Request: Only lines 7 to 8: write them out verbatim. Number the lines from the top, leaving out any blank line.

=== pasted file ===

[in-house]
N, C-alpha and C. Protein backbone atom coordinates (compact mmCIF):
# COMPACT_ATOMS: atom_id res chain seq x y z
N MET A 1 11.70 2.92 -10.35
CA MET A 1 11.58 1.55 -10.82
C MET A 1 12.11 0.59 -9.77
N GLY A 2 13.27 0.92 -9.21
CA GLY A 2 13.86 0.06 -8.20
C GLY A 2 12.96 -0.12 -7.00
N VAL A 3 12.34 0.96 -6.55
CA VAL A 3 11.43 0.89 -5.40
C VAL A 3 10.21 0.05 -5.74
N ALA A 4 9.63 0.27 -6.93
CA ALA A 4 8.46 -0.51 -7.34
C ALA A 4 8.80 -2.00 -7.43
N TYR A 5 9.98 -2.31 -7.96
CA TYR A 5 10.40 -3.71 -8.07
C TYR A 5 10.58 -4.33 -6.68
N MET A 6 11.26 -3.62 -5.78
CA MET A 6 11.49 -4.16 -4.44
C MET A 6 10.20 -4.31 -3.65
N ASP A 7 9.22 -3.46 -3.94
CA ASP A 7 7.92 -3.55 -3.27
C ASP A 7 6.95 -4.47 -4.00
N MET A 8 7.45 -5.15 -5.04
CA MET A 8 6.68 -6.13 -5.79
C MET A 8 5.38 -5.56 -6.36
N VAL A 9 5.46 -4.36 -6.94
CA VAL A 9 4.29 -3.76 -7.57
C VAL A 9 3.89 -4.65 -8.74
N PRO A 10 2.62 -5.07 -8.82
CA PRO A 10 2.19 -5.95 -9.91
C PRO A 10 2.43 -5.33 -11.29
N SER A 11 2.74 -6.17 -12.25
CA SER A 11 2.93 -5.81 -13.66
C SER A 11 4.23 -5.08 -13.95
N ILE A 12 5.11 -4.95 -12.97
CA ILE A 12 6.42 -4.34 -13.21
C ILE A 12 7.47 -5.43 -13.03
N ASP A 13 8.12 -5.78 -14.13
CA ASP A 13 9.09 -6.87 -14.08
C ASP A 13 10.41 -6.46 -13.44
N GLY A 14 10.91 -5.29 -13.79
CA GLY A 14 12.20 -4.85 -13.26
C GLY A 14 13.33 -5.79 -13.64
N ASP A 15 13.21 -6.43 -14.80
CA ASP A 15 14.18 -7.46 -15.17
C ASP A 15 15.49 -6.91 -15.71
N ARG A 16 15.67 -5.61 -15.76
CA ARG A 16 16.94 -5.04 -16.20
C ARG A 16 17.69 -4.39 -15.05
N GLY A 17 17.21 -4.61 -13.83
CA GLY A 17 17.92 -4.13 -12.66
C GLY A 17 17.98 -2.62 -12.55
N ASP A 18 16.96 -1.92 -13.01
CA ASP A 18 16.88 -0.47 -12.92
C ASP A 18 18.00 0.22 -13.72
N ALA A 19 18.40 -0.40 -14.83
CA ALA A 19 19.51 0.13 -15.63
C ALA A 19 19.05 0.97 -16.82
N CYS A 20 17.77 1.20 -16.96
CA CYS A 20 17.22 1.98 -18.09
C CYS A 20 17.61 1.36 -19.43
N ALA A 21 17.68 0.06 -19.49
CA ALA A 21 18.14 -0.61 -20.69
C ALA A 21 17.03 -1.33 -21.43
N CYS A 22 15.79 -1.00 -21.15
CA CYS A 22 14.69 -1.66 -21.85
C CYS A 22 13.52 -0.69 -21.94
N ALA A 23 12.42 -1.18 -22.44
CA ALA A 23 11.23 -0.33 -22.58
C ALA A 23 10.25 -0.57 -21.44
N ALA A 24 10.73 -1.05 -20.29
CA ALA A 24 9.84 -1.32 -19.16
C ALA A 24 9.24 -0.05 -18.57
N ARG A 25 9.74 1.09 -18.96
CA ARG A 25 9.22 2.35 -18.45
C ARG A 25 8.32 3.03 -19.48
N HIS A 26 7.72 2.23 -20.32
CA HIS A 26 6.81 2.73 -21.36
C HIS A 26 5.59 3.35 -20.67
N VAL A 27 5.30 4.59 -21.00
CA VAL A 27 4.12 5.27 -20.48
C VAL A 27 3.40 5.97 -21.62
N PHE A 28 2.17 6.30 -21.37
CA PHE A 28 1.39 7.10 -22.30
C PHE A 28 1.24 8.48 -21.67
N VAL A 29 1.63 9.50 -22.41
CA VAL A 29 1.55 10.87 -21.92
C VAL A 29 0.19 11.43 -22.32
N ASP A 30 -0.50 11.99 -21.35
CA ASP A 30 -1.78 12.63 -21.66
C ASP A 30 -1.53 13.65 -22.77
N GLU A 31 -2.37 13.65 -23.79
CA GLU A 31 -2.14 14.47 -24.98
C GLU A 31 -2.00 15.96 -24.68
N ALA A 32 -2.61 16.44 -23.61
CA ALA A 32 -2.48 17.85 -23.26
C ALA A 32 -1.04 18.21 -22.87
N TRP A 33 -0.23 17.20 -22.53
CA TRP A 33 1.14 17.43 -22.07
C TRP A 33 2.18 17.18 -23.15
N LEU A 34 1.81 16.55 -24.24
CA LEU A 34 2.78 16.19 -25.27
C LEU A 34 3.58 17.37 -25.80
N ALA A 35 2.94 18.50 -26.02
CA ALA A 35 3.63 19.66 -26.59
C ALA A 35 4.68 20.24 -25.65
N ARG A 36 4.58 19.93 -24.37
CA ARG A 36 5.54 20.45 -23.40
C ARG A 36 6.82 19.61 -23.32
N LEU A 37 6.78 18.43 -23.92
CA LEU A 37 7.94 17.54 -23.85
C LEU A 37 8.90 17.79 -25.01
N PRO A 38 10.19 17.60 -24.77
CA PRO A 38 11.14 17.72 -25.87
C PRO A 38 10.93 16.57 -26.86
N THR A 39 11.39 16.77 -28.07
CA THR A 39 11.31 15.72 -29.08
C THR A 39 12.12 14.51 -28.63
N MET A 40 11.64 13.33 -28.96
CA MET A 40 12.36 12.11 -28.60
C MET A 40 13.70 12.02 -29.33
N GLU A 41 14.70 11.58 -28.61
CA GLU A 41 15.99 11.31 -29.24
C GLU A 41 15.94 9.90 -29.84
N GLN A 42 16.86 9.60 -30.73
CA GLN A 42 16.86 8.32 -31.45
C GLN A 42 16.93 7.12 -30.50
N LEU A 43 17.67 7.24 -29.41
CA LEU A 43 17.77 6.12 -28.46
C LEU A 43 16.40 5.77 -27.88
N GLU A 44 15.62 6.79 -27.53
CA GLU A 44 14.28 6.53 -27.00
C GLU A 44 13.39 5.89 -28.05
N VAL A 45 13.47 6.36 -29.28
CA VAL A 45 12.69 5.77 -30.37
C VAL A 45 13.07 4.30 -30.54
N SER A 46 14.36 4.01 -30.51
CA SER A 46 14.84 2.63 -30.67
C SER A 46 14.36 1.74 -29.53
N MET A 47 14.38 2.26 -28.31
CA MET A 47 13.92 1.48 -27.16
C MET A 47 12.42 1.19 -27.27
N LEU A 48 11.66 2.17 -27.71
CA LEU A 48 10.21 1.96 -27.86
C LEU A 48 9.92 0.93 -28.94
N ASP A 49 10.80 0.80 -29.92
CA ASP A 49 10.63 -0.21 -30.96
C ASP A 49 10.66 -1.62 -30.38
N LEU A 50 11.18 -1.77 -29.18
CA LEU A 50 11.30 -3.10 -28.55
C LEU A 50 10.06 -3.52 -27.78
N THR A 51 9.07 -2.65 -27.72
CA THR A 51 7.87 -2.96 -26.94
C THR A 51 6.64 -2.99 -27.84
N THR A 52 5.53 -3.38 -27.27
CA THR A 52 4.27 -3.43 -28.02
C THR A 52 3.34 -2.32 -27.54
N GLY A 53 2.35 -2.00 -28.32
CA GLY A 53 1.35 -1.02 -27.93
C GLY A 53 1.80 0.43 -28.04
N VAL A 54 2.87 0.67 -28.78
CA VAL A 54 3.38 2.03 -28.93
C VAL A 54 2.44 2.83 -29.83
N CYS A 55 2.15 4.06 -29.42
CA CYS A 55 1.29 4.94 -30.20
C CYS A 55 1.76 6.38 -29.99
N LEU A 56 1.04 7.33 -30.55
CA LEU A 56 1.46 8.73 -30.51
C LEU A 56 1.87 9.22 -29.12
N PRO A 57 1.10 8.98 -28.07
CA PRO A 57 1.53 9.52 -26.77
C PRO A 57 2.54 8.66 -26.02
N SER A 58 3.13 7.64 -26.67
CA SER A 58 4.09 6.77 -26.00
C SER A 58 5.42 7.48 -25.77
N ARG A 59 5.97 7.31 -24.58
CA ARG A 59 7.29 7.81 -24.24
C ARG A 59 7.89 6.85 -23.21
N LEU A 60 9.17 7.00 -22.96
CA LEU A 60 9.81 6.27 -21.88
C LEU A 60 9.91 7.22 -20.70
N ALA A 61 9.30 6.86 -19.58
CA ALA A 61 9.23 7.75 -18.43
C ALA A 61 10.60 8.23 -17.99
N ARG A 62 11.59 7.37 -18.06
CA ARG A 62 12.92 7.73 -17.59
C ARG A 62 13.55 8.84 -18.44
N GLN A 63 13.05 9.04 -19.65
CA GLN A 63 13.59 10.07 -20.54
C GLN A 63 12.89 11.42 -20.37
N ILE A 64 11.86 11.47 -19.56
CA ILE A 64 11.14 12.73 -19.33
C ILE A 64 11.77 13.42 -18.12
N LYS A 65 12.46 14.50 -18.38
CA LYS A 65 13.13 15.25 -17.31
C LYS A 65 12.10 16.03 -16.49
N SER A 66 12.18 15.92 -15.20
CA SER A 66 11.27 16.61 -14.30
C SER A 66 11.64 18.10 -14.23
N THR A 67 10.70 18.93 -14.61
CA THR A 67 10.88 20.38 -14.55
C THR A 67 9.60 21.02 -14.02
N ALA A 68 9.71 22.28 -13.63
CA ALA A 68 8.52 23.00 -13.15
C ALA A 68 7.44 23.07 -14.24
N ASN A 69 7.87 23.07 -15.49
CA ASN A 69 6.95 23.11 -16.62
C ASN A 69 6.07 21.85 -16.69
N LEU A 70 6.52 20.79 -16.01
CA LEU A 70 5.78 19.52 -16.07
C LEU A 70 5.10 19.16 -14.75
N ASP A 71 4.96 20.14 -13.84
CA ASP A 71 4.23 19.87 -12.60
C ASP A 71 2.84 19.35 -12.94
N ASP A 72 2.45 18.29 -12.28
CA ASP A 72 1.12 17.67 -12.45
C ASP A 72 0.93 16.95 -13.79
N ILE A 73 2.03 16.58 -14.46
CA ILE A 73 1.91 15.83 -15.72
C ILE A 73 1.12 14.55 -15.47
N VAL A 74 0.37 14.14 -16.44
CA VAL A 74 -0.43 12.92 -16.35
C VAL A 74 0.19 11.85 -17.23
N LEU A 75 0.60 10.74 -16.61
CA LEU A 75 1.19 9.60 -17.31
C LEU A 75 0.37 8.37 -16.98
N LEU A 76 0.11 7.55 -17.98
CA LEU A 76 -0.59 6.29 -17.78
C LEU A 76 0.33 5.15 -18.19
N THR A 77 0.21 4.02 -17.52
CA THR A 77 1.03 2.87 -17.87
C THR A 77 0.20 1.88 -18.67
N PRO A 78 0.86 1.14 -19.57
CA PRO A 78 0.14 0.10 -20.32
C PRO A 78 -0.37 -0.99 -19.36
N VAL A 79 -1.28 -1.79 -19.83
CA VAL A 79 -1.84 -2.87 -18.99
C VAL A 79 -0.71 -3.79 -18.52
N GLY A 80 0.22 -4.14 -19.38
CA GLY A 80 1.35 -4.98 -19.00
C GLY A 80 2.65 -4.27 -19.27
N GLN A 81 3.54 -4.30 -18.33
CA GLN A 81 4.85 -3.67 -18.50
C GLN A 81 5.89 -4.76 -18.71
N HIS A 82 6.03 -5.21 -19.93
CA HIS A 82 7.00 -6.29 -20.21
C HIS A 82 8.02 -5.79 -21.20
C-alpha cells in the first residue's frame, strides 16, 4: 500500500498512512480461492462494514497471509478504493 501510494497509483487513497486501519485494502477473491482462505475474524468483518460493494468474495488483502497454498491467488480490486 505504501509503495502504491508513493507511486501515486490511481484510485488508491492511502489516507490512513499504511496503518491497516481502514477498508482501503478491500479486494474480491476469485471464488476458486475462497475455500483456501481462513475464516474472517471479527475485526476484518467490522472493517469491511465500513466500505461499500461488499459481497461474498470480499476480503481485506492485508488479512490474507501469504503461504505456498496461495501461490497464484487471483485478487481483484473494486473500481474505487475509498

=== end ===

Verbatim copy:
N GLY A 2 13.27 0.92 -9.21
CA GLY A 2 13.86 0.06 -8.20